Home renovation

Home renovation boom set to falter in 2020

US homeowners are expected to spend less on home improvements and repairs over the next year, according to Harvard University’s Leading Indicator of Renovation Activity. Joint Center for Housing Studies.

Annual gains in homeowner spending on improvements and repairs are expected to narrow to 1.5% by the end of 2020, from an annual gain of 4.8% in 2019, the center said in a report Thursday. Annual increases over the past decade have ranged from 5% to 7%, according to the report.

The estimate would put 2020 spending on home renovations and repairs at $333 billion, up from $328 billion in 2019 and $313 billion in 2018, the report said.

“A sub-2% growth projection for 2020 is certainly lackluster for the remodeling market, especially given the historic average annual growth of around 5%,” the report said. “Even so, homeowners’ spending on improvements and repairs is expected to increase further this year.”

Renovation spending can be an indicator of real estate demand, as home sellers typically spruce up their properties before they put them up for sale. On the other side of the deal, buyers often spend money after a home closes to renovate and redecorate the way they like it.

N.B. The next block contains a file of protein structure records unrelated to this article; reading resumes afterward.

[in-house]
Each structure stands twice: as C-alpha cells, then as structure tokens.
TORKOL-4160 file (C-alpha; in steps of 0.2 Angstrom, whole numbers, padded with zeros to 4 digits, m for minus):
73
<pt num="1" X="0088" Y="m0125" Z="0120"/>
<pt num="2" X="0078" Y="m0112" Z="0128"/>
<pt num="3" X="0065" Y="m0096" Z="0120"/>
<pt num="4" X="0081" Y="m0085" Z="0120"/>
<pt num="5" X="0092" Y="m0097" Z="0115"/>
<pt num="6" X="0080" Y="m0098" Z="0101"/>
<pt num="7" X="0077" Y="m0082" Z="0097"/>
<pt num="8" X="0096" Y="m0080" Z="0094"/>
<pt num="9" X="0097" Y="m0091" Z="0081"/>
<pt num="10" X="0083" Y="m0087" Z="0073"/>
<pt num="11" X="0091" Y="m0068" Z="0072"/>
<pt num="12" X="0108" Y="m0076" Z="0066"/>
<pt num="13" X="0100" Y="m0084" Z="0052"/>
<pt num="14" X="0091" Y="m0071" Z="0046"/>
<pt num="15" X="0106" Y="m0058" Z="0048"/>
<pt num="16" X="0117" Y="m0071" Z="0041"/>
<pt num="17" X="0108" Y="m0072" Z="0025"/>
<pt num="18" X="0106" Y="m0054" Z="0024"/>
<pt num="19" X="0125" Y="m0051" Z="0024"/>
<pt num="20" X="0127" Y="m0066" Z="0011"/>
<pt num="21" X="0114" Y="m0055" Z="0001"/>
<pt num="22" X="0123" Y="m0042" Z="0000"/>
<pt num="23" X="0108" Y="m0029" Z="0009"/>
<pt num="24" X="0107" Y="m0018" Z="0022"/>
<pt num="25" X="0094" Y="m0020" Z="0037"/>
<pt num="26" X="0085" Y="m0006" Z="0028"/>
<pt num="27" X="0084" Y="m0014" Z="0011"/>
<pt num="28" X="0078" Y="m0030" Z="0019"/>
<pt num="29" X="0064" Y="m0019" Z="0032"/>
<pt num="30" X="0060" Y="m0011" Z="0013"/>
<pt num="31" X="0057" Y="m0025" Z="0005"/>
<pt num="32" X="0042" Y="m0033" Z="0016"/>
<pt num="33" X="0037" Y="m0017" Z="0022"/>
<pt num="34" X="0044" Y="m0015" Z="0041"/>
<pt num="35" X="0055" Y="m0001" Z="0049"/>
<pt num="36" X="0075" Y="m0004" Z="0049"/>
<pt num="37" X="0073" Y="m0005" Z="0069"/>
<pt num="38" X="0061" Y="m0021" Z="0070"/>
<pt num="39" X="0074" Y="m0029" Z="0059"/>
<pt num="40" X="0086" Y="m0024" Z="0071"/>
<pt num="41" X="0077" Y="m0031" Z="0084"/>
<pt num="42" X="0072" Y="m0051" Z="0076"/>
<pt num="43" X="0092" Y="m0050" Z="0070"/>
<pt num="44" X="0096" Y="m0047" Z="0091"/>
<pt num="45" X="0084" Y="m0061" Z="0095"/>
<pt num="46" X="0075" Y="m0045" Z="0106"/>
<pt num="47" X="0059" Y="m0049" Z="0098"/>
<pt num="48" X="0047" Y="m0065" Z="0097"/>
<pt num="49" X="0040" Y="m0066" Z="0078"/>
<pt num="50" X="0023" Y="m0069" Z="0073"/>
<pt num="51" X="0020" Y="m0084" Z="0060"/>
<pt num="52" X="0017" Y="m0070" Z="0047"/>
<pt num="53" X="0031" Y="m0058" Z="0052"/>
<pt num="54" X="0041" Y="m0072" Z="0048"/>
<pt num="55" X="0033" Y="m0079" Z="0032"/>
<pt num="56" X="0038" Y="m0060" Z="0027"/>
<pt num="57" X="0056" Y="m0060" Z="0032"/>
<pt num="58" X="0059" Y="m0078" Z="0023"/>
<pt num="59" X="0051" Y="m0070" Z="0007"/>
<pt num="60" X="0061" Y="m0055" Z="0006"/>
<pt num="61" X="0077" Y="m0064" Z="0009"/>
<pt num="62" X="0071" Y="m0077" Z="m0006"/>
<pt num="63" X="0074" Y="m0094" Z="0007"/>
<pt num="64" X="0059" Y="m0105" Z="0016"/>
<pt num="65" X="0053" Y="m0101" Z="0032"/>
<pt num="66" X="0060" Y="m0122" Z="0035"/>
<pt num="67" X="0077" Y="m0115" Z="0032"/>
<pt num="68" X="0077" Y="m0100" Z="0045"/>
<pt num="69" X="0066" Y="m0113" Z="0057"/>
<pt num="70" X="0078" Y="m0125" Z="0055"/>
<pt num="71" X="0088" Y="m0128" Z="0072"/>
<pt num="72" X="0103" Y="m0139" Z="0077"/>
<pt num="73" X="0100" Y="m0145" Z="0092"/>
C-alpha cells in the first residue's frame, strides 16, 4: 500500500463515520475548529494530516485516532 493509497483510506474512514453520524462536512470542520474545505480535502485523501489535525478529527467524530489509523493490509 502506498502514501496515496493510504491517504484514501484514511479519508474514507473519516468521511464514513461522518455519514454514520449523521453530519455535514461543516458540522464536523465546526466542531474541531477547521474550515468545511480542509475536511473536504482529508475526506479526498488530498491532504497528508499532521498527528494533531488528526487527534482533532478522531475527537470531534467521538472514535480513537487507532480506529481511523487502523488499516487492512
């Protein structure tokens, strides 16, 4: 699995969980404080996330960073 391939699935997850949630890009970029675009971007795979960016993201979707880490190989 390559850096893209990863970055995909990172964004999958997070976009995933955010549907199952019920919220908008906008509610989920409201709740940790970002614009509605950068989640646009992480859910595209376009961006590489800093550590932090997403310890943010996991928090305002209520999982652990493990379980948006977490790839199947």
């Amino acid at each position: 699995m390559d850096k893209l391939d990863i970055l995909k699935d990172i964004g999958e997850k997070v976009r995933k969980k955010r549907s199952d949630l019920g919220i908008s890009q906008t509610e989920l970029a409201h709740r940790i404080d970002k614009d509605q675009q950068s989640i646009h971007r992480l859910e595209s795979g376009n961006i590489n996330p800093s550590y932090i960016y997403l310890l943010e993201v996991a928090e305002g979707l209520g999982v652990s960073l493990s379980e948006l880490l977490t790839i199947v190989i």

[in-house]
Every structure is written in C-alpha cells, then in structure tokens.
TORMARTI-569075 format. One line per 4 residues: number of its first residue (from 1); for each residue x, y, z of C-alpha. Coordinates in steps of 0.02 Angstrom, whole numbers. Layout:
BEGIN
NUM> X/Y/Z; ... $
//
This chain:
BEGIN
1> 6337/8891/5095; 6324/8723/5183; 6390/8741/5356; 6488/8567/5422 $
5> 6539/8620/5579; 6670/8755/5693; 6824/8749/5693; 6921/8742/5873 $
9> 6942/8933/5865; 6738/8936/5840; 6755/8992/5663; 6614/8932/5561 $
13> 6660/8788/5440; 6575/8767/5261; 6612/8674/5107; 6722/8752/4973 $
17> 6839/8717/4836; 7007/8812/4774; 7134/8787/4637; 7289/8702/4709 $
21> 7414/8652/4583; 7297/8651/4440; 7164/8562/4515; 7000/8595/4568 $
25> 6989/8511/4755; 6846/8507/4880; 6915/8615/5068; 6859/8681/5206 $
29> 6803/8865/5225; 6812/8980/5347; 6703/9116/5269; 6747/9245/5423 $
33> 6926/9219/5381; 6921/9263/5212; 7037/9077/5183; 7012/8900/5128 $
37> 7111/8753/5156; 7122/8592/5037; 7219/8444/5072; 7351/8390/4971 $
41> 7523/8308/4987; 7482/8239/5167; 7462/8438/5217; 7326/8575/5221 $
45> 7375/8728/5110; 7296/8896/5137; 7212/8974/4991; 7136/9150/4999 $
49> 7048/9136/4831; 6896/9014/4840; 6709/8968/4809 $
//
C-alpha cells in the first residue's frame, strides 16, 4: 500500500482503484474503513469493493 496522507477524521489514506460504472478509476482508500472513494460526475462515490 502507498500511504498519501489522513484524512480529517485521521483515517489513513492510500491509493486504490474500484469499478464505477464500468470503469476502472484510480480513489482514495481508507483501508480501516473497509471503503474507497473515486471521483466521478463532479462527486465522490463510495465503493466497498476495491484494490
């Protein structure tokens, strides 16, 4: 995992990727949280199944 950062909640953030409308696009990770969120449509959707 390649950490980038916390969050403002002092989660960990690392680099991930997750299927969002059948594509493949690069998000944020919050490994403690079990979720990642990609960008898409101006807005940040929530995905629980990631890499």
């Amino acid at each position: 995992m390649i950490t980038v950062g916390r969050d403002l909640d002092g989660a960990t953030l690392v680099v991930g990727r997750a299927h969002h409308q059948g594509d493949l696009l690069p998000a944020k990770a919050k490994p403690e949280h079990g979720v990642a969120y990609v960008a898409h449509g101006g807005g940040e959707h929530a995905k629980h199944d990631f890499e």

These expenses are an important part of the US economy as they drive consumer spending which accounts for about 70% of GDP.

The expected slowdown in renovation demand for existing properties comes at a time when residential construction activity is expected to pick up. Builders will likely start building 975,000 single-family homes in 2020, Fannie Mae said in a Dec. 23 forecast. It would be the highest level since 2007, according to government data.

The expected slowdown in renovation spending this year is unlikely to continue into 2021, according to the Harvard report.

“As homebuilding and sales activity strengthens, the softness of the start of last year will continue to pull growth in renovation spending in 2020,” the report said. “However, the downturn should begin to moderate by the end of the year, as today’s healthier housing market indicators will ultimately lead to more home renovations and repairs.”